This entails a subtle rethinking of PepsiCo’s role as a brand in digital. Although PepsiCo’s core business is certainly not shifting to technology, the company views itself now as a catalyst for practical innovation in marketing and consumer connections. This requires a deeper look at the way those connections are formed, the way advertising is delivered, and new ways of looking at online marketing. Those future-focused new ideas are percolating in places like Brazil and India, as they are in Silicon Valley and Europe. The significance of PepsiCo’s role as a driver of digital marketing ideation is that it offers a third way, between submission to the shiny new tools of Silicon Valley or the reticence of Madison Avenue to plunge further into the shocking of the new.

Brands don’t necessarily need to be protected or coddled in exploring the digital universe. Advertising technology, as a landscape may indeed be cluttered with mediocrity, but brands savvy enough to create an open door for new ideas to compete based on merit may have found a way to make the landscape evolve into a performance, not PR-driven system out of necessity. PepsiCo, by finding their own new ideas and letting them compete on the world stage can effectively force older, more established companies to think more seriously about performance and innovation simply by default.

Rethinking Business Intelligence

IBM, according to Interbrands Best Global Brands report, is the world’s second most powerful brand, behind Apple. Yuchun Lee, former founder and CEO at Unica, is vice president and general manager of IBM’s Enterprise Marketing Management Group, which consists of the combined Coremetrics and Unica businesses. Mr. Lee spoke with The Advertising Technology Review about the challenges of looking at Big Data not as a size problem, but as a complexity challenge.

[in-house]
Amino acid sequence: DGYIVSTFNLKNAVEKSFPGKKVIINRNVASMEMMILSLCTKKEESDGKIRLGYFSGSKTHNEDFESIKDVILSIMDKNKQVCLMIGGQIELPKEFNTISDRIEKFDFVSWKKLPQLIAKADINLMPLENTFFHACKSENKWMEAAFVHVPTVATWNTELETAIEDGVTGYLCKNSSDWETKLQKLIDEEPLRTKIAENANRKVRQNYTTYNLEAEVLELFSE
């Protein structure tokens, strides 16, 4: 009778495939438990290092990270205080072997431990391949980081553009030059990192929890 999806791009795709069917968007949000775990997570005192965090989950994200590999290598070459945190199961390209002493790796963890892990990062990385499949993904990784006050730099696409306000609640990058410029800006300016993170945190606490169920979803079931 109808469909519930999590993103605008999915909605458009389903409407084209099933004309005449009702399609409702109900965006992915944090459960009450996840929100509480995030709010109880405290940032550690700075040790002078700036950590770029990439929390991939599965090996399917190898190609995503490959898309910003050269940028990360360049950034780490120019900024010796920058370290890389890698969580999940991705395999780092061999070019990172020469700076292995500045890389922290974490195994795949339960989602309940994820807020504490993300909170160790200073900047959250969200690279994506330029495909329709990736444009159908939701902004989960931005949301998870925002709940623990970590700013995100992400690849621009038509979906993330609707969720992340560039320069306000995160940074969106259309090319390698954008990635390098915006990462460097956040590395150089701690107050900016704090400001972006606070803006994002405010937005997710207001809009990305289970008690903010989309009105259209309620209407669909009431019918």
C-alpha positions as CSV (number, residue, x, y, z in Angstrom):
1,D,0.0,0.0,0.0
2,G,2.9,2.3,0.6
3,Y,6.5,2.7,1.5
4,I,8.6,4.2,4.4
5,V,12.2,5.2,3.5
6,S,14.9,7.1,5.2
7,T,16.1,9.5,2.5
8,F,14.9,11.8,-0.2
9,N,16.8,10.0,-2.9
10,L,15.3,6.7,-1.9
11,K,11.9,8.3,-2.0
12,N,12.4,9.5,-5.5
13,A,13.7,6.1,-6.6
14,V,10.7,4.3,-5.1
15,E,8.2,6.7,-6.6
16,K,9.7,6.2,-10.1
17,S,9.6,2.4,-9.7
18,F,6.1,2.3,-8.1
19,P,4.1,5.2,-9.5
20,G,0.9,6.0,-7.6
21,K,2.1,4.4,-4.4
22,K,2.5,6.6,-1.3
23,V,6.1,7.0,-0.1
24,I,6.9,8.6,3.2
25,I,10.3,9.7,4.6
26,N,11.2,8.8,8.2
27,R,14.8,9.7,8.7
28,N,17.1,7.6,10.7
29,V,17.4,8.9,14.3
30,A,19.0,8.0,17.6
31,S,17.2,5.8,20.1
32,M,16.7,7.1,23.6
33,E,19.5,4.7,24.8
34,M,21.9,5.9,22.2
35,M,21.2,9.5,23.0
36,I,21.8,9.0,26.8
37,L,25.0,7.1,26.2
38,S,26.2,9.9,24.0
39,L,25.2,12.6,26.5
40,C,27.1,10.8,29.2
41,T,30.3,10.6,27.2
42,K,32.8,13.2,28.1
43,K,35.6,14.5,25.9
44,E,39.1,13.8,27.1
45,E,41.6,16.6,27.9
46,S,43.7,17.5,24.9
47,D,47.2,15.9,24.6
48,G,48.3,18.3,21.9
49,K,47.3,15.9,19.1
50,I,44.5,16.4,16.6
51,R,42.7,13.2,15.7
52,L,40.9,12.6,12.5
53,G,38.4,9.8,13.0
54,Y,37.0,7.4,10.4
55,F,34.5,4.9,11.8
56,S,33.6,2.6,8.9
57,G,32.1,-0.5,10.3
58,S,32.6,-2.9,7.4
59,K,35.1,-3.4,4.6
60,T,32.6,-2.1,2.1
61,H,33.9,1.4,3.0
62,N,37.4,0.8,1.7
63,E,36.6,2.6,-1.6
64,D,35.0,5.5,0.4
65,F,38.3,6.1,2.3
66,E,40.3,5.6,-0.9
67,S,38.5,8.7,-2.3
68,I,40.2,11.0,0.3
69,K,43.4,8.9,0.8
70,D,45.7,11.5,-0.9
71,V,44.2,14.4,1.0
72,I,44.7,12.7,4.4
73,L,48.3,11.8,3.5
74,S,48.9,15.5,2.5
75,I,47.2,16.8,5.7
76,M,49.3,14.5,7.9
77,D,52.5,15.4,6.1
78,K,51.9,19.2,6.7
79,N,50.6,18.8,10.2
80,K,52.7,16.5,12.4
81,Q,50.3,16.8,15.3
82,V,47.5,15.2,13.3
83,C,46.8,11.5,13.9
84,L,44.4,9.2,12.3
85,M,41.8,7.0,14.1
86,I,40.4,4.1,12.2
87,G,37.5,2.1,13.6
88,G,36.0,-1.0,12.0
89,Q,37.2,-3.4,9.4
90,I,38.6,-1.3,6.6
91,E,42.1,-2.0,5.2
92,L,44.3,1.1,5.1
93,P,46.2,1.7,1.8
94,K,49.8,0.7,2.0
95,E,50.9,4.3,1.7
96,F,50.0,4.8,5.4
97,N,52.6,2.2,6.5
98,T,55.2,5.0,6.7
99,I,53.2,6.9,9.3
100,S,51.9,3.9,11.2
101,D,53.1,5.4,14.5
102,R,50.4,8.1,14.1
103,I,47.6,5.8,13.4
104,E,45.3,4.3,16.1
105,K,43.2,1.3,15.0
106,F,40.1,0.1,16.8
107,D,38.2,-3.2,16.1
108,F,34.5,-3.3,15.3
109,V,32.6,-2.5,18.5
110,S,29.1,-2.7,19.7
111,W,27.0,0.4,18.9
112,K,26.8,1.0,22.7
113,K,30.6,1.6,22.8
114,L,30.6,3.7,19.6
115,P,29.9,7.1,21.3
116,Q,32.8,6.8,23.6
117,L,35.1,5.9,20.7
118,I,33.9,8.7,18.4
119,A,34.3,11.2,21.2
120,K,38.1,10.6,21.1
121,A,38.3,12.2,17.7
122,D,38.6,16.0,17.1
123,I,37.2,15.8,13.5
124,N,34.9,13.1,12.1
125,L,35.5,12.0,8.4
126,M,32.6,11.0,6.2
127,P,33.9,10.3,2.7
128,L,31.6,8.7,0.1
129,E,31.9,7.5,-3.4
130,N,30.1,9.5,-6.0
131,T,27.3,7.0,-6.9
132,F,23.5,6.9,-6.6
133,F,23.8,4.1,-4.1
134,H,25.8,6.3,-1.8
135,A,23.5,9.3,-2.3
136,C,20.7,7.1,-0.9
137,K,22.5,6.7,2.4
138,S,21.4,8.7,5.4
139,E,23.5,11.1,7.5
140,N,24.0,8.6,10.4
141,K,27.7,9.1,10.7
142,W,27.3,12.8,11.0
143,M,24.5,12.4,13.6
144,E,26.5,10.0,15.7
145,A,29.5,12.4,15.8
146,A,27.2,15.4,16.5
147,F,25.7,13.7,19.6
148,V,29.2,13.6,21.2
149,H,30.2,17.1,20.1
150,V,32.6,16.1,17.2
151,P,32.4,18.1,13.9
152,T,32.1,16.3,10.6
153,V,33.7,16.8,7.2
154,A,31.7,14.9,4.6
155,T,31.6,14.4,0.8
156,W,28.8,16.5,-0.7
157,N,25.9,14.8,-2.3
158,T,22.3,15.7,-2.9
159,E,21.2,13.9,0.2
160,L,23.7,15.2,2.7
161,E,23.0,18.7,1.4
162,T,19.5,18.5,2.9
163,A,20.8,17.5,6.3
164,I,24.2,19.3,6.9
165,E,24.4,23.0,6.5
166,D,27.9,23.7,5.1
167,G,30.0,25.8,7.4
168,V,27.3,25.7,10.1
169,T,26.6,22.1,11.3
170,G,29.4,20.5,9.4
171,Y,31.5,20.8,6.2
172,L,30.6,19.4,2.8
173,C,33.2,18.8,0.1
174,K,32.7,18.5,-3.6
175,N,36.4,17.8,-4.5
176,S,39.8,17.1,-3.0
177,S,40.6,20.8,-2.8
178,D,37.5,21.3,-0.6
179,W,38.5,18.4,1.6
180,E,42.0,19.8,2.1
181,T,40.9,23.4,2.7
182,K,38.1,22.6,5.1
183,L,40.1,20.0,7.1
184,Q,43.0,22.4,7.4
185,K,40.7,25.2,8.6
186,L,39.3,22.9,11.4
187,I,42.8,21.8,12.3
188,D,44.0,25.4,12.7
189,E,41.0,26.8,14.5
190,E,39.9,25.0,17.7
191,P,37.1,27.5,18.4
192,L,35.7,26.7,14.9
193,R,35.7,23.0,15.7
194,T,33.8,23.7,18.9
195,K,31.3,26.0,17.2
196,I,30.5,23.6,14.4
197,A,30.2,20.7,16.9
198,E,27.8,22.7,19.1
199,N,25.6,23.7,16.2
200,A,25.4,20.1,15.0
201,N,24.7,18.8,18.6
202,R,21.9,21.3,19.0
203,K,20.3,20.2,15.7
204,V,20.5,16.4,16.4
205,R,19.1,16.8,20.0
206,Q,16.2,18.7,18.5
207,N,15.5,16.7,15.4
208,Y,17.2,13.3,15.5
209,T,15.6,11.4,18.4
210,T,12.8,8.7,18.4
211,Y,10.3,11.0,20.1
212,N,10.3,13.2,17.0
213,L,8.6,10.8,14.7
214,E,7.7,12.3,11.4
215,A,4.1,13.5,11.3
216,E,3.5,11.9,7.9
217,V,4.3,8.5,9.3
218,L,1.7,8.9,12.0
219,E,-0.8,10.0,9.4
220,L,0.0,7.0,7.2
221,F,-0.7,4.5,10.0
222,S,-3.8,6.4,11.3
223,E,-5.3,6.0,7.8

There seems to be an element of hysteria to the Big Data conversation– what are CMOs really talking about?
The number one take away from our last CMO study was that CMOs are certainly talking about big data, but it’s not the quantity of the data, but rather its complexity. If you think about traditional databases, such as purchase record transactions, call center records, these are very simple database frameworks compared to data from social networks and social media– this entire web of data that has to be handled differently. This is the data that marketers have to deal with if they want to attain marketing goals. A company’s fight for relevancy is really its fight for survival going forward. Big Data is key to maintaining relevant communications to clients and relevant service to clients. There needs to be a change of resources and strategy to incorporate research and that “left brain” — analytics– into marketing as much as possible

So what is the first step in tackling Big Data?
What we have seen work well is partnerships– the CMO truly partnering with the CIO. The fundamental competencies for CMOs going forward are analytics and the innovation in the creation of content. On the creative side for the longest time marketers have relied on agencies as partners. On the tech side they need to work with their technology partners. The biggest progress that we have made recently is the industry acknowledging the need for a technology knowledge partner, they realize that they can’t keep buying a low-level point product from some technology vendor somewhere; those CMOs would be fired if they continue doing that. There are problems that cannot be solved within individual channels. Critical data is integrated within multiple aspects of the strategy and must be dealt with holistically. When there’s a problem, you can’t just rely on a mobile technology vendor that deals with only that technology. When you try to examine what every vendor that you used to rely on for working with a siloed channel has to offer outside of that singular channel, in terms of data solutions, you find it’s very light. We think that the vendor space will decrease from several hundred to a handful, when CMOs begin to rethink what is really available.